I have been a mentor to scores of student teachers and pre-student teachers over the last 27 years. In the last 15 years, I have seen a disturbing trend among the English majors with whom I have worked: Not one of these bright, industrious young people has an understanding of traditional English grammar. Whenever I inquire about this sad fact, I am given the same story: Either the student was not required to take a class in English grammar or the student took a Modern Grammar class that concentrated solely on linguistic theories. Linguistic theory is fine for academicians, but it does little good for high school students who must be prepared for the complex grammatical questions on the Michigan Merit Exam and ACT. Certifying an English major to teach high school students without requiring a competency in traditional English grammar is akin to certifying a surgeon to do surgery without requiring him or her to have a competent knowledge of human anatomy.
To deal with this most disturbing trend, I recommend that English majors planning to teach high school English be allowed to substitute a thorough class in traditional English grammar for any one of the several courses in educational pedagogy he or she must take. This would, of course, shake up the status quo of our universities’ teacher preparation programs; nonetheless, common sense tells us that a teacher cannot teach what he or she does not know. In the high stakes testing arena, then, if students are expected to know traditional English grammar and the teacher does not know the subject, the student is the real loser.
Some might argue that every educational methods or pedagogy class is essential. I disagree. Of the seven educational courses I was required to take before I began teaching, the content that I actually needed in my day-to-day routine could have been learned in one course, perhaps two courses at the most. The majority of the coursework was theoretical fluff and has been rarely useful for practical applications. In contrast, the traditional English grammar course I had at Central Michigan University (taught by Professor Emeritus James Hodgins) was stimulating, demanding and practical. I still have and have used my college grammar text, nearly every day, for nearly 30 years. Conversely, I sold my educational methods texts to the student book store 30 seconds after the course ended.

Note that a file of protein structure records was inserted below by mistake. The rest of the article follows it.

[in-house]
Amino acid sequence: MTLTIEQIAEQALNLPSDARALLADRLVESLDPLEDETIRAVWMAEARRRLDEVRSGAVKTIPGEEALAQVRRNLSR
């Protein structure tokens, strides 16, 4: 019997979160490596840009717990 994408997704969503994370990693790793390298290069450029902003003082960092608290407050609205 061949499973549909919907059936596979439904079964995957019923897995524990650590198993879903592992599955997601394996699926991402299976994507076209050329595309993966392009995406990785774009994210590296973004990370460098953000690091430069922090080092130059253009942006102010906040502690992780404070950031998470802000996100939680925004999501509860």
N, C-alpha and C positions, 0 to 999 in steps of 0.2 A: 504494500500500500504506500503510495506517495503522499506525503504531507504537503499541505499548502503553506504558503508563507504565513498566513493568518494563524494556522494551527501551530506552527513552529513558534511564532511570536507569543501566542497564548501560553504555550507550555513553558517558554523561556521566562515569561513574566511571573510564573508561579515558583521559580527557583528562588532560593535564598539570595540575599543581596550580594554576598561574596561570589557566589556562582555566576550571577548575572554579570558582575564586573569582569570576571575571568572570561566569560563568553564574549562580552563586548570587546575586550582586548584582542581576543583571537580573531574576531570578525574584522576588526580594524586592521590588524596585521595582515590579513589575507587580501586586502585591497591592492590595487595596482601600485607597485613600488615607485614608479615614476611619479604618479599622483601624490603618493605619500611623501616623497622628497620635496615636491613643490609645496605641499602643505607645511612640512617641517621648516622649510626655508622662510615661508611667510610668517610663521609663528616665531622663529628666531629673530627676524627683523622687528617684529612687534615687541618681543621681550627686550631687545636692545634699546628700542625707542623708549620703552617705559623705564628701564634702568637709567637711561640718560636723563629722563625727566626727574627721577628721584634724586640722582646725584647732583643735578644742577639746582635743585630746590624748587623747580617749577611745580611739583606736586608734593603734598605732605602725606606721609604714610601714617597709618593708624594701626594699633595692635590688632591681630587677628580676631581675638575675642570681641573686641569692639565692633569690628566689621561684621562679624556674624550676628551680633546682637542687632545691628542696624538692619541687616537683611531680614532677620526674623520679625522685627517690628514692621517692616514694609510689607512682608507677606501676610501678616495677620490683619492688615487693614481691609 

Our state’s new "relevant and rigorous" curriculum demands such a change; not to allow our future teachers to take "relevant and rigorous" content courses in their teaching majors means that our new curriculum cannot be carried out. Worse, it means that our students are the real losers.
An English and Latin secondary teacher for nearly three decades, Richard Grieves was the South Lyon High School Teacher of the Year for 2006-2007. He is currently the English Department Facilitator at South Lyon East High School.